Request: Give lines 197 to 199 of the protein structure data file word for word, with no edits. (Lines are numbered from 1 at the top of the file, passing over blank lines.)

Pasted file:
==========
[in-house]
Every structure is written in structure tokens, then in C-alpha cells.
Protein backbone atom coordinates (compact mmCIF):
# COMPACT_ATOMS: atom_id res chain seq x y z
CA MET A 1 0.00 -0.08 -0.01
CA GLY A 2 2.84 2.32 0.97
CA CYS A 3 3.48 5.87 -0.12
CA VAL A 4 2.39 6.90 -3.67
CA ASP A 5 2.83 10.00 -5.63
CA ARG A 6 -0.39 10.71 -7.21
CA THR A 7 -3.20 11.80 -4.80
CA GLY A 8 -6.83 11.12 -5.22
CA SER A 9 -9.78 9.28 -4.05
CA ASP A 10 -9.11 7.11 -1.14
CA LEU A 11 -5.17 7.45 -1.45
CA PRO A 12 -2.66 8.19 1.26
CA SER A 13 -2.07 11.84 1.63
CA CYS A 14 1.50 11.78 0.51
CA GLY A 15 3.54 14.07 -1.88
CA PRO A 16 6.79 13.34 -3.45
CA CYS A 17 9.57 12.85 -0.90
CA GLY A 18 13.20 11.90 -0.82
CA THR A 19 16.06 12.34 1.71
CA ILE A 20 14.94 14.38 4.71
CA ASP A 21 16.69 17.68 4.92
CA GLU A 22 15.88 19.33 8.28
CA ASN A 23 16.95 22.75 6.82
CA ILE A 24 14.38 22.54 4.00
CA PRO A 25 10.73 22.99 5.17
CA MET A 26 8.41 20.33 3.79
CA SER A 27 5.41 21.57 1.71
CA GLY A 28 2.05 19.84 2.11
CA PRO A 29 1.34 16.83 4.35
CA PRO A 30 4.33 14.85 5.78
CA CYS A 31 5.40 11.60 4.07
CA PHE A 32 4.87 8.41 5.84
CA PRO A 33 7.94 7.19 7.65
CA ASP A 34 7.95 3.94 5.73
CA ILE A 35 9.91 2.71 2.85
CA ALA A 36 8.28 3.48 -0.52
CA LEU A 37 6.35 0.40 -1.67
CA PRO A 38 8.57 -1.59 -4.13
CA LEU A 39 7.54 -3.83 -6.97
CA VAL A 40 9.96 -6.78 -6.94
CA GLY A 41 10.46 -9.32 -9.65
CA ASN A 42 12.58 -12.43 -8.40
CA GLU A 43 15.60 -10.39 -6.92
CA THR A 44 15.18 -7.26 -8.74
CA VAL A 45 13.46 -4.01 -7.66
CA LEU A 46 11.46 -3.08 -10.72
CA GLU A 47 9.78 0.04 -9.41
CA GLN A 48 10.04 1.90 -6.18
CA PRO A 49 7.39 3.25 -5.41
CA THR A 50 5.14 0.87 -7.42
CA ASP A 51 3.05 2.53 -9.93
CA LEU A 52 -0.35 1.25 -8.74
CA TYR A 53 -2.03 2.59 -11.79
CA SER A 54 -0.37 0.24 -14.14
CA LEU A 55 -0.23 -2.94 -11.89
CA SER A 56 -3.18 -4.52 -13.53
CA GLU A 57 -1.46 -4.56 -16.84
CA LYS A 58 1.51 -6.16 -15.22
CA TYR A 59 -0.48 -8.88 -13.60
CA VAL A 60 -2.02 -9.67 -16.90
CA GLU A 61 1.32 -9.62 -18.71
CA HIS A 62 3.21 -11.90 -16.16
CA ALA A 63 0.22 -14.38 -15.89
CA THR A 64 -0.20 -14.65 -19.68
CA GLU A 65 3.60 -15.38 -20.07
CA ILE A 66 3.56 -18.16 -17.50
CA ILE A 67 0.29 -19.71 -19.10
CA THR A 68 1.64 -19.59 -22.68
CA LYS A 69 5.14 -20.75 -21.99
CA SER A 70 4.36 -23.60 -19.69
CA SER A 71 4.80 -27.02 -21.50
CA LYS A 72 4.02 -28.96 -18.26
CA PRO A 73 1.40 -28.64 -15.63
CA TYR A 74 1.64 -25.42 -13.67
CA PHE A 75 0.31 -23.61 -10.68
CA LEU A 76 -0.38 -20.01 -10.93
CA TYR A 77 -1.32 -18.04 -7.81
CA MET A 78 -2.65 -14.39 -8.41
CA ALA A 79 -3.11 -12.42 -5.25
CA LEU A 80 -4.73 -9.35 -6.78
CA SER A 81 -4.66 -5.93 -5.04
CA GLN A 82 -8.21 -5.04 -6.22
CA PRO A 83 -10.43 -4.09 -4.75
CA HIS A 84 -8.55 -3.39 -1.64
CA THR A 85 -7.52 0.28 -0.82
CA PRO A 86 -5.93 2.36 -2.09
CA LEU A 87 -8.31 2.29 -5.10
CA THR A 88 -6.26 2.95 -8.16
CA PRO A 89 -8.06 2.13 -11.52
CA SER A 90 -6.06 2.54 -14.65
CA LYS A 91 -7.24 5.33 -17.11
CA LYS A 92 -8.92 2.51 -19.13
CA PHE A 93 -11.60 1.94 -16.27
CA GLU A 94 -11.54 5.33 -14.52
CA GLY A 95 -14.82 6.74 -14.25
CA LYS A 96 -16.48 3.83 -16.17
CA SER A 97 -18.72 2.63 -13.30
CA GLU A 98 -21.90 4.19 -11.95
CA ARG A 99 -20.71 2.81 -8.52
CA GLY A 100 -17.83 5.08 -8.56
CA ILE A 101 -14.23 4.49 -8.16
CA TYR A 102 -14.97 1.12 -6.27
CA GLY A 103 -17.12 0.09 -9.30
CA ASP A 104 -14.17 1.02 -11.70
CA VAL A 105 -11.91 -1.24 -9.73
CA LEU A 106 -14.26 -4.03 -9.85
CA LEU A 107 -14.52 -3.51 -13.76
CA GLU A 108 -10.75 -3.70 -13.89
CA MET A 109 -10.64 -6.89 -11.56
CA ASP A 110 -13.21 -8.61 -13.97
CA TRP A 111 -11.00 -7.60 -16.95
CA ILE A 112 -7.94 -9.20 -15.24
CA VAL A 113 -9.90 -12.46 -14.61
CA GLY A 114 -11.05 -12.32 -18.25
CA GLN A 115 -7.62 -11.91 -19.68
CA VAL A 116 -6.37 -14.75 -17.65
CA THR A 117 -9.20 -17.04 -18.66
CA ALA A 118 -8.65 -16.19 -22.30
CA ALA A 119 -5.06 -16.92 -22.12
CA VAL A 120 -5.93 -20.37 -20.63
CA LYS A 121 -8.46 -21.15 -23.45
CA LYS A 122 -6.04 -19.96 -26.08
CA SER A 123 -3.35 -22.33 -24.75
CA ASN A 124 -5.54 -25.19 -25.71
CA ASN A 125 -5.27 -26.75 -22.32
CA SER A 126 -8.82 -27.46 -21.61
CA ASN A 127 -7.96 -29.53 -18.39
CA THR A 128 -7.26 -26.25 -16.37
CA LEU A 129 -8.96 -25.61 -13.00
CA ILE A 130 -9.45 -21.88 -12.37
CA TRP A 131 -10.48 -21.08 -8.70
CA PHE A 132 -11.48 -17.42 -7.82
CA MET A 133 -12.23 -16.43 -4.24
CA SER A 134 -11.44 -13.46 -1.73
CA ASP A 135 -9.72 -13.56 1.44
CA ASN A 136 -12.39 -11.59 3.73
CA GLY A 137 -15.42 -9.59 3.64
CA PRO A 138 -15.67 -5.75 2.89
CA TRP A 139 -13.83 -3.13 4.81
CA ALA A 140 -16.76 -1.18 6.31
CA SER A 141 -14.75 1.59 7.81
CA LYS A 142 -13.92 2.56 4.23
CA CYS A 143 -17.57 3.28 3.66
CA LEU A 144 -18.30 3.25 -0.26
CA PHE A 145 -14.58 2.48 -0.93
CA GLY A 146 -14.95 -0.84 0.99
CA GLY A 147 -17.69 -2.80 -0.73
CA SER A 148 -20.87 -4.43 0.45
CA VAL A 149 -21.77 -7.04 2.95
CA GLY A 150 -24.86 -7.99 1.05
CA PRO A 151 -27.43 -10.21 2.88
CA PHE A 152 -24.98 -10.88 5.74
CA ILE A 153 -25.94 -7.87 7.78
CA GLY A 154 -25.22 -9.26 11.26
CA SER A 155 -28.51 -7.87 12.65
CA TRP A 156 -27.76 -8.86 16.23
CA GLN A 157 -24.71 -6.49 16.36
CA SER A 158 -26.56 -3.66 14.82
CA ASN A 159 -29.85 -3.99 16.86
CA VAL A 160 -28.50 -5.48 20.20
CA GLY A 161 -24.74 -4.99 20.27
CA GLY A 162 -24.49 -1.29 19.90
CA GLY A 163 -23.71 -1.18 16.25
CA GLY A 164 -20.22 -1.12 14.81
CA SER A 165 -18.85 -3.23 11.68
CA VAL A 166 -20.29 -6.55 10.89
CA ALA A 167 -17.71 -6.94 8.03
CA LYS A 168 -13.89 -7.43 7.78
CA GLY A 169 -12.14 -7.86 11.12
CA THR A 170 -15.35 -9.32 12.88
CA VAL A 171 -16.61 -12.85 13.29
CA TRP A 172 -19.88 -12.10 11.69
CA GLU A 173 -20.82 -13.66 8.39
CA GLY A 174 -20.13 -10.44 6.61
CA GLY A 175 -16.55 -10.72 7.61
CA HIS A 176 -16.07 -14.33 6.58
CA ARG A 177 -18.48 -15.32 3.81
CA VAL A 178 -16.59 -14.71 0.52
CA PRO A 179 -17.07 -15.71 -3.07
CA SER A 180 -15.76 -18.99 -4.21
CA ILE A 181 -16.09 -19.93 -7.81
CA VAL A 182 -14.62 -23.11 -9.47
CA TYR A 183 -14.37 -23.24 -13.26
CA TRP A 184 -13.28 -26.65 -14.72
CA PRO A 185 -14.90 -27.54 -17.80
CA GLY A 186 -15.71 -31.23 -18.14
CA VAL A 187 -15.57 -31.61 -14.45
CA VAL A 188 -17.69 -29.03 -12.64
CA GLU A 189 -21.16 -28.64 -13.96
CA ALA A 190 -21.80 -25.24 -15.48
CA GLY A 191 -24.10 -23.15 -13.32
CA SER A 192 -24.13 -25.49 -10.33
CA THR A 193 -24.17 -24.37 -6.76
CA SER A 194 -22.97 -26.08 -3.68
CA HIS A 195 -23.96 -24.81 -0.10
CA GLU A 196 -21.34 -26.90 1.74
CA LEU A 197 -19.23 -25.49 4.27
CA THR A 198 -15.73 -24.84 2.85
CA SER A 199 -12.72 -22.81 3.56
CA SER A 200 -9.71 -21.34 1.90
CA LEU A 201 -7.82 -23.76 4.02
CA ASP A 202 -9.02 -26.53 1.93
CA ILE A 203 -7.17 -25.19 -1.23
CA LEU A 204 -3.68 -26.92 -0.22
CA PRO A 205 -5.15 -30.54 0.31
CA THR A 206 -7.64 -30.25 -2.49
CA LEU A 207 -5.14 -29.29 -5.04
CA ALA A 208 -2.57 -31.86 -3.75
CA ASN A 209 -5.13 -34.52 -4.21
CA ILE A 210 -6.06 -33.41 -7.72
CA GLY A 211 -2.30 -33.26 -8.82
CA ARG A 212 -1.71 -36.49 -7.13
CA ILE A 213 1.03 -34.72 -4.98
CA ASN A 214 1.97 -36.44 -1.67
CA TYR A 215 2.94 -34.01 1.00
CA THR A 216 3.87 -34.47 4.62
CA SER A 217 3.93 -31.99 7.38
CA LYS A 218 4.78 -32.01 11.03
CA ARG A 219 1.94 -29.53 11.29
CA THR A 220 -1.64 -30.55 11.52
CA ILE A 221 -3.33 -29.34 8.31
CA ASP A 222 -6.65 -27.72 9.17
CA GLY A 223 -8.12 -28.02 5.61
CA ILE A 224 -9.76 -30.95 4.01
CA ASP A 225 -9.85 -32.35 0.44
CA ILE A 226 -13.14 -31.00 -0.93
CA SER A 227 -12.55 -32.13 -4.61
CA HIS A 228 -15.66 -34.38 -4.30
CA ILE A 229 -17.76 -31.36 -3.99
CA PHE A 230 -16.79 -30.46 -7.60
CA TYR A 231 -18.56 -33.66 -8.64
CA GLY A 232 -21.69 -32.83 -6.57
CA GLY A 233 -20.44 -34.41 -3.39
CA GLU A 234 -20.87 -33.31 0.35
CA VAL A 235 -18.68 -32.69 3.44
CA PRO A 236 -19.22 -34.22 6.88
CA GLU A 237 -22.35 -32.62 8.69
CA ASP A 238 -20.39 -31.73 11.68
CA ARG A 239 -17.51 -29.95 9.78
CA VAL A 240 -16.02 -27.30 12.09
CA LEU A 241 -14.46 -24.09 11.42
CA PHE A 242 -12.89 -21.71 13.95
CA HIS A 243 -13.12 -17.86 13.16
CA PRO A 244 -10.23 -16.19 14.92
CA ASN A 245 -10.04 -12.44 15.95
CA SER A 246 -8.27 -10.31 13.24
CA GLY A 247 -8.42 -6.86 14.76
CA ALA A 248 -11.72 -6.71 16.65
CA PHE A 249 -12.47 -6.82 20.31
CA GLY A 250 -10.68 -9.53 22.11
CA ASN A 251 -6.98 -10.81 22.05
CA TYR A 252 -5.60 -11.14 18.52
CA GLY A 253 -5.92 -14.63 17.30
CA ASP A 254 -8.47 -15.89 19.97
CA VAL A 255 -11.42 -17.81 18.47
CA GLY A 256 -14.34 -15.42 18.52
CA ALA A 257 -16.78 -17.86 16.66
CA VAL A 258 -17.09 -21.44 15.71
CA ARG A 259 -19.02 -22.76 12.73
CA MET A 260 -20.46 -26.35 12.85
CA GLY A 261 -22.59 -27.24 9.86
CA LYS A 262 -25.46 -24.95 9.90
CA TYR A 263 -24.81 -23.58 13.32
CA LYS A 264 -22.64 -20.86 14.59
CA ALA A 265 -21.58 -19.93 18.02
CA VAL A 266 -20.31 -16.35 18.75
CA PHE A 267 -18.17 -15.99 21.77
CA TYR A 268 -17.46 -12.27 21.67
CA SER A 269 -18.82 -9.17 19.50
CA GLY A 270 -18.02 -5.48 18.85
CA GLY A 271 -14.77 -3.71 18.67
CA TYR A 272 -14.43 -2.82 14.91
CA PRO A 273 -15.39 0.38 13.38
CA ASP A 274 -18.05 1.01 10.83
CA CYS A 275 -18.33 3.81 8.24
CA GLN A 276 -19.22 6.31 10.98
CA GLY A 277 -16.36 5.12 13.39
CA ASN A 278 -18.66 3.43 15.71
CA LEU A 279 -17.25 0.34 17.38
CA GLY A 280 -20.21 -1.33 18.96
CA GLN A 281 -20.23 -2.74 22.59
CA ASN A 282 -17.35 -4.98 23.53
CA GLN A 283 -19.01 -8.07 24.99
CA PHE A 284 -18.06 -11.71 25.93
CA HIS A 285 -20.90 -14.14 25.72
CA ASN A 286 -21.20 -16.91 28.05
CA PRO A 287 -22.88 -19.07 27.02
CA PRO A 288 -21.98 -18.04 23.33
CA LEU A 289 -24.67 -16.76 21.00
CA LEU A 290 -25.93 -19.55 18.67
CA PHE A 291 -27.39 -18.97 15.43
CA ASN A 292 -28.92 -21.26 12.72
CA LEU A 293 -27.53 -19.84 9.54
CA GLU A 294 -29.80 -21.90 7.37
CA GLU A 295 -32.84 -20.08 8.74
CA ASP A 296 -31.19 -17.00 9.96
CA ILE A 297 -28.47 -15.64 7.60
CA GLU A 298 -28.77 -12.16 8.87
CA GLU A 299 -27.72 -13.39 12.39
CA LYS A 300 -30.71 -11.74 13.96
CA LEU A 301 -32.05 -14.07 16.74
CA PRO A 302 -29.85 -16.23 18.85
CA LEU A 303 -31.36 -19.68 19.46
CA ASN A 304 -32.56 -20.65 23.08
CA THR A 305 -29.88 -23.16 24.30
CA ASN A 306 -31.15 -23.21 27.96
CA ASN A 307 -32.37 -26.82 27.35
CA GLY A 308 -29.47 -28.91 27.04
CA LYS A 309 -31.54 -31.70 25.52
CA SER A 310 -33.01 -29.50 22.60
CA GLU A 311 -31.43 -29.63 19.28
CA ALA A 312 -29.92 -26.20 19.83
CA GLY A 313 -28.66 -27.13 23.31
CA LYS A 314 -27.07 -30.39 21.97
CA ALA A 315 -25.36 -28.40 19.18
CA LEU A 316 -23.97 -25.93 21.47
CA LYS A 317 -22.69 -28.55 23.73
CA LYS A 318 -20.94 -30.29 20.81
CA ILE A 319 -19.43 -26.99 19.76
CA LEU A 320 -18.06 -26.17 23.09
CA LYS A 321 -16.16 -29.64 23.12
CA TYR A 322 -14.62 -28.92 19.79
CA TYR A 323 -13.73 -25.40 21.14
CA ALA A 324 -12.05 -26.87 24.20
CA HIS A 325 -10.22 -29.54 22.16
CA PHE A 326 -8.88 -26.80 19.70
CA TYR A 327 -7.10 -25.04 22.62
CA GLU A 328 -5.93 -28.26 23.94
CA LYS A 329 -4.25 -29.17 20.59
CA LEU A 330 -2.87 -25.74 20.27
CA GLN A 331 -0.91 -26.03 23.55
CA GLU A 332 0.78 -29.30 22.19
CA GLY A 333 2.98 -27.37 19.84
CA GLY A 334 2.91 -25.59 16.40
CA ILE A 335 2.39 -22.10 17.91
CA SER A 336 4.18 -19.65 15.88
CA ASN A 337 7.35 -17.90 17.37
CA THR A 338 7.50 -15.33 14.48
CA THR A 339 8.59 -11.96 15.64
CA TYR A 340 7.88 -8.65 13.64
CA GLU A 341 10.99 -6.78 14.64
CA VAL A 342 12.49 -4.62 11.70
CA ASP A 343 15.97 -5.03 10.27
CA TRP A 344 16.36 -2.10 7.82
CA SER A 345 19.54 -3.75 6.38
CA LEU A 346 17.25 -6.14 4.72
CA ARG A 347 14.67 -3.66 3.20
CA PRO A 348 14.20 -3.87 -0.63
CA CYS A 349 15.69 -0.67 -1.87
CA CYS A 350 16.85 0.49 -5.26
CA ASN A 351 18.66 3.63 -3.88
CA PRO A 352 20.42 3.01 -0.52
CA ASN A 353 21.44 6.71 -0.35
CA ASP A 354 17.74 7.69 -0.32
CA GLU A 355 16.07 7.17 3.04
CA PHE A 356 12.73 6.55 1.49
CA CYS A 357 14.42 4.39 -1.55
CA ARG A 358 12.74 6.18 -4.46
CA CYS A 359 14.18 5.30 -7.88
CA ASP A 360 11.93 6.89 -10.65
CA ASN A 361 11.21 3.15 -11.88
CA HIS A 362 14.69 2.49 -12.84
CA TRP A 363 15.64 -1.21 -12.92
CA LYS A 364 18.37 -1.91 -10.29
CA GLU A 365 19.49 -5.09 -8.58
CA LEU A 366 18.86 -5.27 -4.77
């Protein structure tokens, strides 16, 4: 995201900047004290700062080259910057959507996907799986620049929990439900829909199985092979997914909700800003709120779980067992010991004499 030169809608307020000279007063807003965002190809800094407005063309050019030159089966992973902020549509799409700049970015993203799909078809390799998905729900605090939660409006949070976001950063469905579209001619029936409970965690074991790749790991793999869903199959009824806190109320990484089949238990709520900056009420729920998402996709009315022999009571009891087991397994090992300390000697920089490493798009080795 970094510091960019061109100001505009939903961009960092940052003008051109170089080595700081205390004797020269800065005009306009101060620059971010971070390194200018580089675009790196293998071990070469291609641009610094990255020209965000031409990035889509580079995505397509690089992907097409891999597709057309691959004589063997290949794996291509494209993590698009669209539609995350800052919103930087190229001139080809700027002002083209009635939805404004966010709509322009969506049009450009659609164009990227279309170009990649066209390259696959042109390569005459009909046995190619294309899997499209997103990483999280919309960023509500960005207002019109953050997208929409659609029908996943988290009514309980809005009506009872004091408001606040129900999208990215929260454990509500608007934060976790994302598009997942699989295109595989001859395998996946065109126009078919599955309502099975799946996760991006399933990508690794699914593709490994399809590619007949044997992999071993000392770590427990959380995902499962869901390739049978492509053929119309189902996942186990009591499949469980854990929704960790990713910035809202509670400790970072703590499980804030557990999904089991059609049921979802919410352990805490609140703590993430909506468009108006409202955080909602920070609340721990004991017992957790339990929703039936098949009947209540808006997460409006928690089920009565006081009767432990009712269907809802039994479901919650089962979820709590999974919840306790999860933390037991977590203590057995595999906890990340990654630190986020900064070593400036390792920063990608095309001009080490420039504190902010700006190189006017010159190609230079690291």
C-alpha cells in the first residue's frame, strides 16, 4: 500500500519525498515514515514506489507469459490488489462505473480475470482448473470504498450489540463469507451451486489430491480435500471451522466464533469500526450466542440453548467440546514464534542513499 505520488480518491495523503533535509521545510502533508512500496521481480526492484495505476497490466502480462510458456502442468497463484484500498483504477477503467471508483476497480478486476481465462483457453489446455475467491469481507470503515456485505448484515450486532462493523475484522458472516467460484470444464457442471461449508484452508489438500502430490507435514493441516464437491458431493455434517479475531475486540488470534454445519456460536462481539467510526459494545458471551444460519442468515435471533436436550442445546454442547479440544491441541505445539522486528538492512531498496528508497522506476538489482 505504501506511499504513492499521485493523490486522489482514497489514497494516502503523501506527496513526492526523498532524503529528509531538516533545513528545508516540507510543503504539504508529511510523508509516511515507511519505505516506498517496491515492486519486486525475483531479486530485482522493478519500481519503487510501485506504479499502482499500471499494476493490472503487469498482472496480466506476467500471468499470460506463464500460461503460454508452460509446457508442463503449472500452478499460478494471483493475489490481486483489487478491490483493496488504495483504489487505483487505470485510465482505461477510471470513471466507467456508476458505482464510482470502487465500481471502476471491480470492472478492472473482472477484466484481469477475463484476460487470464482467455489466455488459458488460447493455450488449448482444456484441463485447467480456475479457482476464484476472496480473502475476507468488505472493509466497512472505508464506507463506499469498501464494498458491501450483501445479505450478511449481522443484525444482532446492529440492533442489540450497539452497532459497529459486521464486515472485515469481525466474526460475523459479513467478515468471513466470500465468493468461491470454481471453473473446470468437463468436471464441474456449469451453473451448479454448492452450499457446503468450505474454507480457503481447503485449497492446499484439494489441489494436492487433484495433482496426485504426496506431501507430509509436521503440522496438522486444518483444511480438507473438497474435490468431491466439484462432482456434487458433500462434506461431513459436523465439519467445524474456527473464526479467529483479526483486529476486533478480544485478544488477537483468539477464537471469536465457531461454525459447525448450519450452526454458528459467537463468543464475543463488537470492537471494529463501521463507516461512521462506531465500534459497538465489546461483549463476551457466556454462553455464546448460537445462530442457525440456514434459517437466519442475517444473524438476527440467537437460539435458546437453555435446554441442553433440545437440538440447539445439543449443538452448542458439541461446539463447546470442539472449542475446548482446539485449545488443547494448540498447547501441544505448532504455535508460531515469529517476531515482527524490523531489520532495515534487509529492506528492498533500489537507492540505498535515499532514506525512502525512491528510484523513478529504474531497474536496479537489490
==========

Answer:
CA THR A 193 -24.17 -24.37 -6.76
CA SER A 194 -22.97 -26.08 -3.68
CA HIS A 195 -23.96 -24.81 -0.10